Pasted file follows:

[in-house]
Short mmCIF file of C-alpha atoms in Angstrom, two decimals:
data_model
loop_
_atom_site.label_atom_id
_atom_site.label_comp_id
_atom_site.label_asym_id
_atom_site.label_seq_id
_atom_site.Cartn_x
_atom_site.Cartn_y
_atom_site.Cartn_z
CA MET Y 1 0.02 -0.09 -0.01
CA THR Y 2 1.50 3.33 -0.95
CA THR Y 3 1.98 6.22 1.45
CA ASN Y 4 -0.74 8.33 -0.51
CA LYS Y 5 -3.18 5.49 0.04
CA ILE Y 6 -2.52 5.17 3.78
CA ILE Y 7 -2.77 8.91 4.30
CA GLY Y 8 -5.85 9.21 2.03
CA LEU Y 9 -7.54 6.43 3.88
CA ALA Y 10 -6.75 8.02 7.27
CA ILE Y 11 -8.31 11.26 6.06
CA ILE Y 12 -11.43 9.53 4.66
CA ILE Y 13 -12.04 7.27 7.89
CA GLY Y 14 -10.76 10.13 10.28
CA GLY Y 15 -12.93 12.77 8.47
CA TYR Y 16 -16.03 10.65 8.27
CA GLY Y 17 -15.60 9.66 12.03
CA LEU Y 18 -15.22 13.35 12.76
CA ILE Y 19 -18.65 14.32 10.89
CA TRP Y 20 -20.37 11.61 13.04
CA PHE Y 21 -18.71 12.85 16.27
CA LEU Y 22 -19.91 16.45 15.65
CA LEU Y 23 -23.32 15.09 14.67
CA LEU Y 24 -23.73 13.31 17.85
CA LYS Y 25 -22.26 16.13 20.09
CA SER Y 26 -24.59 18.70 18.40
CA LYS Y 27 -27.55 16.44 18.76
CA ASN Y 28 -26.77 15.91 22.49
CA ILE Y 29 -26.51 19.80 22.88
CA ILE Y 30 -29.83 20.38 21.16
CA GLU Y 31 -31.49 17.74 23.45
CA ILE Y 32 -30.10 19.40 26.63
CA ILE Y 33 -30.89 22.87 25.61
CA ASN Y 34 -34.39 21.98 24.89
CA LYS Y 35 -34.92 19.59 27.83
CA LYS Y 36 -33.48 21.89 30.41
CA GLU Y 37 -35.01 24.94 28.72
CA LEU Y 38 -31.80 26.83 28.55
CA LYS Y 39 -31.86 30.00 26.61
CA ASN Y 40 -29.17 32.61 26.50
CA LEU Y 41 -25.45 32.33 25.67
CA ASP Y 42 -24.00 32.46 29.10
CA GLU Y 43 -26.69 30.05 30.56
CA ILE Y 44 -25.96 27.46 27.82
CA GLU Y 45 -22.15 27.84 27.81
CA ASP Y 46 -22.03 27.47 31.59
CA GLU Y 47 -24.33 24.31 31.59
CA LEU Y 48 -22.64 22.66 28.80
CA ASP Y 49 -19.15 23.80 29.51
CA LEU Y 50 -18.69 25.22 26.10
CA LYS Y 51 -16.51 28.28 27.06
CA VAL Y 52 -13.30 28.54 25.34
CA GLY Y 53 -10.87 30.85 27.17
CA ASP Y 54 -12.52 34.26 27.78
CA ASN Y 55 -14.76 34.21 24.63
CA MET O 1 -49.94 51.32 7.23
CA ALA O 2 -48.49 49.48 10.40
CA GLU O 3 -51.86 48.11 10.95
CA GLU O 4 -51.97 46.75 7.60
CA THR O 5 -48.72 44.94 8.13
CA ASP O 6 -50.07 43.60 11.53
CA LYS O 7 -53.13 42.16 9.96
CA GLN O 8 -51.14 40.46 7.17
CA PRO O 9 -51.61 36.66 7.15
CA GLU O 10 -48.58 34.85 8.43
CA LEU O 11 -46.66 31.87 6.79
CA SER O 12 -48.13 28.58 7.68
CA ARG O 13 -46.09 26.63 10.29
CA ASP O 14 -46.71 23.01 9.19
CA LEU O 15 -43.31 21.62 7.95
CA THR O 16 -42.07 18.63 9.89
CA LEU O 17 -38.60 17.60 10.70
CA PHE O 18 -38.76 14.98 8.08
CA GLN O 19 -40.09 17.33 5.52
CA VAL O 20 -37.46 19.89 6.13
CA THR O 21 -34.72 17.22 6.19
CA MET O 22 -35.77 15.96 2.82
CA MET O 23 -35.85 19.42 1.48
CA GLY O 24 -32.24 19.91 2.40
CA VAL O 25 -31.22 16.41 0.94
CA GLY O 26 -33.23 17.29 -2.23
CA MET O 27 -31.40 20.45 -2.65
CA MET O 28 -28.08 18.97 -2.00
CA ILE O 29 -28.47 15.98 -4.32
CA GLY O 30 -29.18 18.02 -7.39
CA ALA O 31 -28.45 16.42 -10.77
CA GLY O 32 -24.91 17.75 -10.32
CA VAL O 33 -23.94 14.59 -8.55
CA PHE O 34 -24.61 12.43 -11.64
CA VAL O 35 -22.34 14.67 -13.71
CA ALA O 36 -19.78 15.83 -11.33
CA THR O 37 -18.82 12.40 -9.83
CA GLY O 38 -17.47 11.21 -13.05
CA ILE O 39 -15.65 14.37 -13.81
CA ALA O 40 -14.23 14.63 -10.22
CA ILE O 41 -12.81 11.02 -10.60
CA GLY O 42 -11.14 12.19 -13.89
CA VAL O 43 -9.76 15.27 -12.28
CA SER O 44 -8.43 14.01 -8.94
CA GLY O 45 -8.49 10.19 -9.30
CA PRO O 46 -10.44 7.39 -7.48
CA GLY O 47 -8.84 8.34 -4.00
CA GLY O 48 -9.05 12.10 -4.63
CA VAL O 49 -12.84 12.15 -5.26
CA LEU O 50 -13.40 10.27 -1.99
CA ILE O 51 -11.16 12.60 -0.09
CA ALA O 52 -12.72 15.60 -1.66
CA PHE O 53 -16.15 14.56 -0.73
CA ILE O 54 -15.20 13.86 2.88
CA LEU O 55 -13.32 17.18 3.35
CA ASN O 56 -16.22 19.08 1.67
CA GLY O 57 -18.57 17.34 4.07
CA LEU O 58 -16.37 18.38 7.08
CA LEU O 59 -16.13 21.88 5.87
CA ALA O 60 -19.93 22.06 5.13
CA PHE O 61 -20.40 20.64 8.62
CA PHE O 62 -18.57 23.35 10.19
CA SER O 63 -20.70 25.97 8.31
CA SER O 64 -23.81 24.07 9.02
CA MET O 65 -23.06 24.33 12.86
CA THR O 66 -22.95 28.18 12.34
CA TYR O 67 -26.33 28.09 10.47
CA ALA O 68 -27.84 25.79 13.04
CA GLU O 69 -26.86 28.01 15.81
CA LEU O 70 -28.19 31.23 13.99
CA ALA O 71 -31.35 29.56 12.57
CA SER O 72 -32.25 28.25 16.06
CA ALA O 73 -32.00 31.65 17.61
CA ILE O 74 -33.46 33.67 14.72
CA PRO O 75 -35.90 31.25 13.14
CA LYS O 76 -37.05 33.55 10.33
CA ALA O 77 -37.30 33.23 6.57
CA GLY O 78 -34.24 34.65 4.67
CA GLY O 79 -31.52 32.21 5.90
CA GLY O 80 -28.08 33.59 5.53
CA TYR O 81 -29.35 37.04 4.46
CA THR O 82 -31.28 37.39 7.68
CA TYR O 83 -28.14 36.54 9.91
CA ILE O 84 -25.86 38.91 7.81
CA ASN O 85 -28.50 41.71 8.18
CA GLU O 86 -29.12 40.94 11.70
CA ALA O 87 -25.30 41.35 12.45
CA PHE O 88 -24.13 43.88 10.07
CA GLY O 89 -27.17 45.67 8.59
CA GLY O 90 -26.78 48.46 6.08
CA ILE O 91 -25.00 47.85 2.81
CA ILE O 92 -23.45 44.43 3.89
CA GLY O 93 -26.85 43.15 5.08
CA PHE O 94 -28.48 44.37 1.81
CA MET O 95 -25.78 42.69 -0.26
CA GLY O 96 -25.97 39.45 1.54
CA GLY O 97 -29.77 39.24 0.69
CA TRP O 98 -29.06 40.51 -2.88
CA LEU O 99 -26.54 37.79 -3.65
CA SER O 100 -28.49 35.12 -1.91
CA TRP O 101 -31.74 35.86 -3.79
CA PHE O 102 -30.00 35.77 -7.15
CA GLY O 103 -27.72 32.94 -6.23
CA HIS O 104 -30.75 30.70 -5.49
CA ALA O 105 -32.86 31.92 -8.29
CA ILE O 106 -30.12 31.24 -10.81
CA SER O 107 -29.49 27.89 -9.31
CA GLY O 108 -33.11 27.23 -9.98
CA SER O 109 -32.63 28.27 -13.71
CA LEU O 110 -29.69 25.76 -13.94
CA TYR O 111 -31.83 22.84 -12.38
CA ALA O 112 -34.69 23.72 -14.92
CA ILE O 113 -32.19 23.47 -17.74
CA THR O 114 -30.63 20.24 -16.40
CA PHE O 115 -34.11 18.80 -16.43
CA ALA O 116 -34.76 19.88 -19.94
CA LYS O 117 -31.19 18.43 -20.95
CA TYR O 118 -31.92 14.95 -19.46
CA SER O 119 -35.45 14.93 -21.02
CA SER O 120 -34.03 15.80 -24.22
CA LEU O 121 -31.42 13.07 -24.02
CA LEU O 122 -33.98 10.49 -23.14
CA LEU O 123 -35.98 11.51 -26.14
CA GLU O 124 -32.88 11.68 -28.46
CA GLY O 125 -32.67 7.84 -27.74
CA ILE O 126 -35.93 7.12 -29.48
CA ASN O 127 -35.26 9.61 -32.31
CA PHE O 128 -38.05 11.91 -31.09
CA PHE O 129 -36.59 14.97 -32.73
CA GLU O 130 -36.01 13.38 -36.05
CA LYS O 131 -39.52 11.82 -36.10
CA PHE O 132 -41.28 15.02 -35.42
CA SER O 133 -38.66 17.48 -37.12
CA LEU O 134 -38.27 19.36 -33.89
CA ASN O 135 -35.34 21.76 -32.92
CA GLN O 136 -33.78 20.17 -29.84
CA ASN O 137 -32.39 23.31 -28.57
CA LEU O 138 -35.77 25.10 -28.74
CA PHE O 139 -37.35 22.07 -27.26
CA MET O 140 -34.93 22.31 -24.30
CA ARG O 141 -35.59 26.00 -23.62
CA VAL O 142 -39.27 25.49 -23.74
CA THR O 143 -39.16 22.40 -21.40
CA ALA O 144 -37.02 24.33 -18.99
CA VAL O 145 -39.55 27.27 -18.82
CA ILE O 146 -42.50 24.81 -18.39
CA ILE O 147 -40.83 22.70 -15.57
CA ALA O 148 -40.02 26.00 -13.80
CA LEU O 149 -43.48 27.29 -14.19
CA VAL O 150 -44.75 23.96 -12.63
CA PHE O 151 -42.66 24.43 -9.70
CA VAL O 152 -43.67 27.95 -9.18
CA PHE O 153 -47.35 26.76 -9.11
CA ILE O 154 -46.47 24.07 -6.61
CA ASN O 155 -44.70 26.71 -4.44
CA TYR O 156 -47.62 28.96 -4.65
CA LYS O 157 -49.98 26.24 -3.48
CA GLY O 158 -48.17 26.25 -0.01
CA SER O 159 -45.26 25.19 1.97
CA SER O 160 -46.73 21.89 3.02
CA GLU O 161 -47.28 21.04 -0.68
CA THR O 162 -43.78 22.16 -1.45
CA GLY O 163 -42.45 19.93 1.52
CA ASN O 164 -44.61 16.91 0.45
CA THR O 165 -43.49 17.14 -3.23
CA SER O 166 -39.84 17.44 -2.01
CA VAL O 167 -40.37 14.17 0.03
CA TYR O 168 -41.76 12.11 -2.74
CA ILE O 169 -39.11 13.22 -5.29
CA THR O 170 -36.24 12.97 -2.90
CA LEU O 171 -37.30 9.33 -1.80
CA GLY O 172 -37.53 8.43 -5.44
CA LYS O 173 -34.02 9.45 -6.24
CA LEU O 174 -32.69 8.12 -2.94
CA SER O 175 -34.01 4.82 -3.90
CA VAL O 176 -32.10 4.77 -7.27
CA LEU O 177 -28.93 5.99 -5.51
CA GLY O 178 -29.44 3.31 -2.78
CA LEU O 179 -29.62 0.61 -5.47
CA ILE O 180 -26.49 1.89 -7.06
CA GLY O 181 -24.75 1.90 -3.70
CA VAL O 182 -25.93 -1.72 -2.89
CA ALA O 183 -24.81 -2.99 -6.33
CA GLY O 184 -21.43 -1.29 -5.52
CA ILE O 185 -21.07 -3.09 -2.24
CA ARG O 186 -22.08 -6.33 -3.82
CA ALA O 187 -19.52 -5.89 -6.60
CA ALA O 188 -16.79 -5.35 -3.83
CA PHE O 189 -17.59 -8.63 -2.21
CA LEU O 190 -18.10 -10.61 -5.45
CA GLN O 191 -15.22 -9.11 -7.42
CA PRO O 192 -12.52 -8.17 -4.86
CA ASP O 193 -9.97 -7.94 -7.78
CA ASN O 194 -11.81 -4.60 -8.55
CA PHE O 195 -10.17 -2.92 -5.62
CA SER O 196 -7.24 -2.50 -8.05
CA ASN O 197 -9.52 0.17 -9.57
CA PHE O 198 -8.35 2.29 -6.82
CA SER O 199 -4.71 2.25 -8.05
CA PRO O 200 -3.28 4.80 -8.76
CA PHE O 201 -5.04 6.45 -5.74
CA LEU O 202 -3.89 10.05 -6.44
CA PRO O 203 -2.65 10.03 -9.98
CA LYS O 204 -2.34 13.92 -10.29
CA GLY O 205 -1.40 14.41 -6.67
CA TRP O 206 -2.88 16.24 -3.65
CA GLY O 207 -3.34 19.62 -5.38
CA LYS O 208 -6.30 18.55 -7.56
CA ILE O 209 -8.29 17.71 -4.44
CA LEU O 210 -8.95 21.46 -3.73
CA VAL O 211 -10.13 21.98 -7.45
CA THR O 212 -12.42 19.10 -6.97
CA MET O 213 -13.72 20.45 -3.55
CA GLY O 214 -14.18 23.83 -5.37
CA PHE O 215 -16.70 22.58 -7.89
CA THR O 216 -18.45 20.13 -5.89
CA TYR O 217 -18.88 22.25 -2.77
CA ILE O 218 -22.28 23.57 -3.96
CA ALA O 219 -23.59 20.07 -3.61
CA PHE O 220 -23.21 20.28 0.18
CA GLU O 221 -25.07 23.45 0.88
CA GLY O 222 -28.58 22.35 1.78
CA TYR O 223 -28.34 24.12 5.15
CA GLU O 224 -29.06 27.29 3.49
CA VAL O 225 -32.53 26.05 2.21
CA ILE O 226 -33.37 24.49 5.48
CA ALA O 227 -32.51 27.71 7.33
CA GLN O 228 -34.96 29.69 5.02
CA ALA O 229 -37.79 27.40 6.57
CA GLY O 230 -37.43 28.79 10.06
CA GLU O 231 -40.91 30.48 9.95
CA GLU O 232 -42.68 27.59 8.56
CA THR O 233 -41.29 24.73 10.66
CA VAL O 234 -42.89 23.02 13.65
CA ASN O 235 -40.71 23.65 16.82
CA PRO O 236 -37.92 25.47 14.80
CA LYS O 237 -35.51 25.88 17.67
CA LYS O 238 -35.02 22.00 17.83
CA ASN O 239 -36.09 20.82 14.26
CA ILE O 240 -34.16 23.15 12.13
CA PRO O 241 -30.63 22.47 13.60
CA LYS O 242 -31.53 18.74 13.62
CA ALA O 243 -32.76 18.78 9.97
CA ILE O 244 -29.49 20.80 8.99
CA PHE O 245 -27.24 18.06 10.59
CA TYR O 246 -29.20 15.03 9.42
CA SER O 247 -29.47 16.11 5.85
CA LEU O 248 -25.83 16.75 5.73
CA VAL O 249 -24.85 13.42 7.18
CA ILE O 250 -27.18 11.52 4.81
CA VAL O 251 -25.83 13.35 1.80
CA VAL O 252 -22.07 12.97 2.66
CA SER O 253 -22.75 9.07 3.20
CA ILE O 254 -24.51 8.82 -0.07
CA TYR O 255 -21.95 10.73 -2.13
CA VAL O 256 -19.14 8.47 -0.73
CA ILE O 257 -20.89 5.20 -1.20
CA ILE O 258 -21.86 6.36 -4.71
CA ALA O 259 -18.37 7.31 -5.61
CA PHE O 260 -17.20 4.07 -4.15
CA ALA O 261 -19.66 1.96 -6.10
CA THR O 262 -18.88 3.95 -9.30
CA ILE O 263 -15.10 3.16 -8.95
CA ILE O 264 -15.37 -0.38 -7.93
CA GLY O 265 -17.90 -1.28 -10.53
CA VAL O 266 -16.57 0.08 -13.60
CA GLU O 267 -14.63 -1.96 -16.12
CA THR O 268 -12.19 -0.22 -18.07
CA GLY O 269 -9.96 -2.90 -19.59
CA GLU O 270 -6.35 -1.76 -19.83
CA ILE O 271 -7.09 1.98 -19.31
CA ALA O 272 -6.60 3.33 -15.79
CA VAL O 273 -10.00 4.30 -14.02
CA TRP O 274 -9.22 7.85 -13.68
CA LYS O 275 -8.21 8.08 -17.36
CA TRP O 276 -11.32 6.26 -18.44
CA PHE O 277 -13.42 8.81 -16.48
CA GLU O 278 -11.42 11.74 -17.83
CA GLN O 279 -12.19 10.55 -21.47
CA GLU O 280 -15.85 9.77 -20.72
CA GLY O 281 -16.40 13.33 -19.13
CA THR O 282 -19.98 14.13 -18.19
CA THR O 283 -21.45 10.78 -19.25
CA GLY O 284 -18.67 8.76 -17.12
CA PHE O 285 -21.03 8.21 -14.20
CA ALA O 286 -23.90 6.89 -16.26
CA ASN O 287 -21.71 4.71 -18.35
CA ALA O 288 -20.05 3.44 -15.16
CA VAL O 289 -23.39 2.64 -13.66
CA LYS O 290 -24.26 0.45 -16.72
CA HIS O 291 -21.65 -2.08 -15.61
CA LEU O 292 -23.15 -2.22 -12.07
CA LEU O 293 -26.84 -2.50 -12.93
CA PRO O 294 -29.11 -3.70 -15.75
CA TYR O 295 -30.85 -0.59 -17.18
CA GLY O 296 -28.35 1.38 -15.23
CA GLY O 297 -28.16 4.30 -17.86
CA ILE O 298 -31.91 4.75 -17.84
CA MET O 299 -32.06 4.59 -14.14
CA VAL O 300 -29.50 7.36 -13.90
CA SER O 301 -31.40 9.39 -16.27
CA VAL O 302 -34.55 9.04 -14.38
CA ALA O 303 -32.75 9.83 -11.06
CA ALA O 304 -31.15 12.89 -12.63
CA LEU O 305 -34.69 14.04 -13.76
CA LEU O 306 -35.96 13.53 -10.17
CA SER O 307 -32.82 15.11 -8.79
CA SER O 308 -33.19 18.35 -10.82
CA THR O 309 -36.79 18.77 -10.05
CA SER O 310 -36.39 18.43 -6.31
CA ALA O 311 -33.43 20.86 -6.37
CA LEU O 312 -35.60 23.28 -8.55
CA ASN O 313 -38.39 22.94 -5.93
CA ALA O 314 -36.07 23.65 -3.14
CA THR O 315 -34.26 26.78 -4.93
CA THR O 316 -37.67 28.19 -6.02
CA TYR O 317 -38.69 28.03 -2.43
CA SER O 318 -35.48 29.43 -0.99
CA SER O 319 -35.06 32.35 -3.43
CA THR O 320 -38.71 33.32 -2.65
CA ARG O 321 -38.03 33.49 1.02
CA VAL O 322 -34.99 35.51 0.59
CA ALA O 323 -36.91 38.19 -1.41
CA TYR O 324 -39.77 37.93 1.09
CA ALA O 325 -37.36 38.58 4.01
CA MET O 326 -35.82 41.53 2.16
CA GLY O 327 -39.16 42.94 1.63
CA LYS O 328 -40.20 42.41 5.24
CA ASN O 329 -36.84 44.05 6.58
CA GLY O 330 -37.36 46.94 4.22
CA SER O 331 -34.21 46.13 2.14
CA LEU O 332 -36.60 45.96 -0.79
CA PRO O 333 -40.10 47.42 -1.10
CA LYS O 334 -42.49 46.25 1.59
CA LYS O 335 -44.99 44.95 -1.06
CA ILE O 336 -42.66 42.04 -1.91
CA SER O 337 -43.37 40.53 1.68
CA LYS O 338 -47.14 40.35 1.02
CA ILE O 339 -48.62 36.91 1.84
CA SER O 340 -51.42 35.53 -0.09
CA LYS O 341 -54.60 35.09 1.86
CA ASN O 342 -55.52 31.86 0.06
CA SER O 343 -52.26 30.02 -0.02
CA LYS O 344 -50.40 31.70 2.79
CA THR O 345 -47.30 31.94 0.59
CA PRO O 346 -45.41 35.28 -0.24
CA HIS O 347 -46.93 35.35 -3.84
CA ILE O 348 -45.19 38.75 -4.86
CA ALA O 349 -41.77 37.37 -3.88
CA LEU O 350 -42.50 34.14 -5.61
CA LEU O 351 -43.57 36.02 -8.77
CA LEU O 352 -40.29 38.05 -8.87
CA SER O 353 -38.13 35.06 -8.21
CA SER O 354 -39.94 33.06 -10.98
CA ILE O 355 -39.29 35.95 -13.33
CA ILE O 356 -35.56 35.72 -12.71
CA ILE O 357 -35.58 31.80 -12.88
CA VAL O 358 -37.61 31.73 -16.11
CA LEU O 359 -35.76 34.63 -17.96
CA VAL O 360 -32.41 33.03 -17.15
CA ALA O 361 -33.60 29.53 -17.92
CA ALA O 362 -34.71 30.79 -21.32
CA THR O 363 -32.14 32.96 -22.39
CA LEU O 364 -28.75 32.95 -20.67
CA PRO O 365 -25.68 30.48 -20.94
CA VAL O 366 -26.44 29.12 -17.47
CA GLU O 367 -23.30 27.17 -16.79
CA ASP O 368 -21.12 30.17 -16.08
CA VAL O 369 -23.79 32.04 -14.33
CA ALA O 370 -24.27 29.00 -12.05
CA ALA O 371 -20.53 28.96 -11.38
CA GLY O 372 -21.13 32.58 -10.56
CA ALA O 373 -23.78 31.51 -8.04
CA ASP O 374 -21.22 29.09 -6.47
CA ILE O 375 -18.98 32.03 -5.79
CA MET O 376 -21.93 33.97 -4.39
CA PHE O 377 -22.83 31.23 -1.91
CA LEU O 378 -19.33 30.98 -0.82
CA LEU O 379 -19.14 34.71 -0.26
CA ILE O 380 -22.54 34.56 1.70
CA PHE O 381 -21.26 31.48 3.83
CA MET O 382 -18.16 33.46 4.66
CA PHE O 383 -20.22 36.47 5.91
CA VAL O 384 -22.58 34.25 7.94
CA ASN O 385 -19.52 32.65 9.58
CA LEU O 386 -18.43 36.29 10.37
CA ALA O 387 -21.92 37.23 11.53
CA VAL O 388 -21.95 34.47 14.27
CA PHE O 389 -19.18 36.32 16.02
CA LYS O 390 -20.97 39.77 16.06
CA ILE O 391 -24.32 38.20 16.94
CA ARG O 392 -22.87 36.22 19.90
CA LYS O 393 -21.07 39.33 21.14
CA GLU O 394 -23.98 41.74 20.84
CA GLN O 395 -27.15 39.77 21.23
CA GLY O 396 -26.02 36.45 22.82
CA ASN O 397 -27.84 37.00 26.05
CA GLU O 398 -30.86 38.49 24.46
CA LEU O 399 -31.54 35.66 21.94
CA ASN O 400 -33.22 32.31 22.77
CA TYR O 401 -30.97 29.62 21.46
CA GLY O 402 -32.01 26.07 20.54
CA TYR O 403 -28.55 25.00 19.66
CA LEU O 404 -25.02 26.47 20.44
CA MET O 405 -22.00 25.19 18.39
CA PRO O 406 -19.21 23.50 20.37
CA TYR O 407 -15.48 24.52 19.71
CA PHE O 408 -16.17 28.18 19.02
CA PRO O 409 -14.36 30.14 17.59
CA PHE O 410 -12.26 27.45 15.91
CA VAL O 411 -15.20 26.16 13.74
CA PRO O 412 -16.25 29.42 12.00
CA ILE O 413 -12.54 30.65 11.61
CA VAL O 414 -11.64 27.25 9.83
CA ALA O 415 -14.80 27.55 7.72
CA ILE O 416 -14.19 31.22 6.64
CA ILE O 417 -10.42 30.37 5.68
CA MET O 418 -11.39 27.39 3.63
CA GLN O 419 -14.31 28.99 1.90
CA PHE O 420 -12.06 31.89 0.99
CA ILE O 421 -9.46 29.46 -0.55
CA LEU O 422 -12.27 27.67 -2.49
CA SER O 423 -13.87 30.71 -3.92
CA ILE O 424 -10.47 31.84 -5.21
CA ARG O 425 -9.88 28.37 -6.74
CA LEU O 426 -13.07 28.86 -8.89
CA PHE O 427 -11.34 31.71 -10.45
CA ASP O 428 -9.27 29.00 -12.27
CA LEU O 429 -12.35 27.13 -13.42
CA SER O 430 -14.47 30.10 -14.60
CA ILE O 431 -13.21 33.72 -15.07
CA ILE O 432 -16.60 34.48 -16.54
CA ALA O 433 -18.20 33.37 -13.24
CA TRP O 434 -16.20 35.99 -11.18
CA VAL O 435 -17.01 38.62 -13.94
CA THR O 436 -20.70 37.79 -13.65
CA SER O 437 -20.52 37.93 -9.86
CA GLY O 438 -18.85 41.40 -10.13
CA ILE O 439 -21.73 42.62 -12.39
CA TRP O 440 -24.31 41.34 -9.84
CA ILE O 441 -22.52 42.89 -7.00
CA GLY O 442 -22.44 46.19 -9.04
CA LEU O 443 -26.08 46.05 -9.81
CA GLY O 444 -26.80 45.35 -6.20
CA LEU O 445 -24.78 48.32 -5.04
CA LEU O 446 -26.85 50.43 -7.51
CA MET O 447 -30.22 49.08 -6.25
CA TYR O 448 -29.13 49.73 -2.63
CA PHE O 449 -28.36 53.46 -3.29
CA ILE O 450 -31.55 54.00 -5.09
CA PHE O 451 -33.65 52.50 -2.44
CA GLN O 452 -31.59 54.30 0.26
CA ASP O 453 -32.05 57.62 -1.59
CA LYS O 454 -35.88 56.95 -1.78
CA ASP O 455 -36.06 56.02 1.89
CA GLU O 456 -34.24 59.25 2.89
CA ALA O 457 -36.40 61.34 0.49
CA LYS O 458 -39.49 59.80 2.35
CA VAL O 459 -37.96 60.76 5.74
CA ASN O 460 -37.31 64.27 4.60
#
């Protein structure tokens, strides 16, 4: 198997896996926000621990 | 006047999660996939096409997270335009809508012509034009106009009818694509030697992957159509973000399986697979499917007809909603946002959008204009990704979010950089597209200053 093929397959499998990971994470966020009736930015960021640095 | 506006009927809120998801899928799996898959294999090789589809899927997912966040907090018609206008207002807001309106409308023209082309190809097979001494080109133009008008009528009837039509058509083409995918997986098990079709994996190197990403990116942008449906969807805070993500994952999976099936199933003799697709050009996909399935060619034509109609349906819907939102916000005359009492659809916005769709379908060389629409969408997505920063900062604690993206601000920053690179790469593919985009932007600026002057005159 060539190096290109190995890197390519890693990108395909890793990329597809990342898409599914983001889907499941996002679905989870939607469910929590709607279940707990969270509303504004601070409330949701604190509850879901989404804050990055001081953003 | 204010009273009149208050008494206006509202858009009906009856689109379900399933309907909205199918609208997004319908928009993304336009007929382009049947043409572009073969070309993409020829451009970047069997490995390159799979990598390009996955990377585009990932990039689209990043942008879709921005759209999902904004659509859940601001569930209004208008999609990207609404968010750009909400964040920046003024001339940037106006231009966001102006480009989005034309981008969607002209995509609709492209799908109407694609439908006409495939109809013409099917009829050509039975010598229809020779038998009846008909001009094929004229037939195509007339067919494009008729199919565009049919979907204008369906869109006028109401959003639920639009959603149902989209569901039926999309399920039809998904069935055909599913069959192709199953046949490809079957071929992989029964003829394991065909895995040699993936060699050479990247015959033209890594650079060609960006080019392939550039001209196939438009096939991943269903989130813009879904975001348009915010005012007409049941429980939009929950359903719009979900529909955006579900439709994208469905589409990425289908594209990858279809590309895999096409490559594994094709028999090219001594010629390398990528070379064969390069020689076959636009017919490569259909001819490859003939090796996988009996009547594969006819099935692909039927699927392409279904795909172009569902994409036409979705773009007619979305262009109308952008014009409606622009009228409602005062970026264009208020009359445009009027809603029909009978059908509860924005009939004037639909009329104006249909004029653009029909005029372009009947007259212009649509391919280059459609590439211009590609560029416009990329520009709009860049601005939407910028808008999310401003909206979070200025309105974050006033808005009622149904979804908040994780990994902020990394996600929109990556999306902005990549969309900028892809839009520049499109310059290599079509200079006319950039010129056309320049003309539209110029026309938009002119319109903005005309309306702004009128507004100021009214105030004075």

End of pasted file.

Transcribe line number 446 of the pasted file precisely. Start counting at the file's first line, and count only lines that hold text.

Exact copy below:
CA ILE O 380 -22.54 34.56 1.70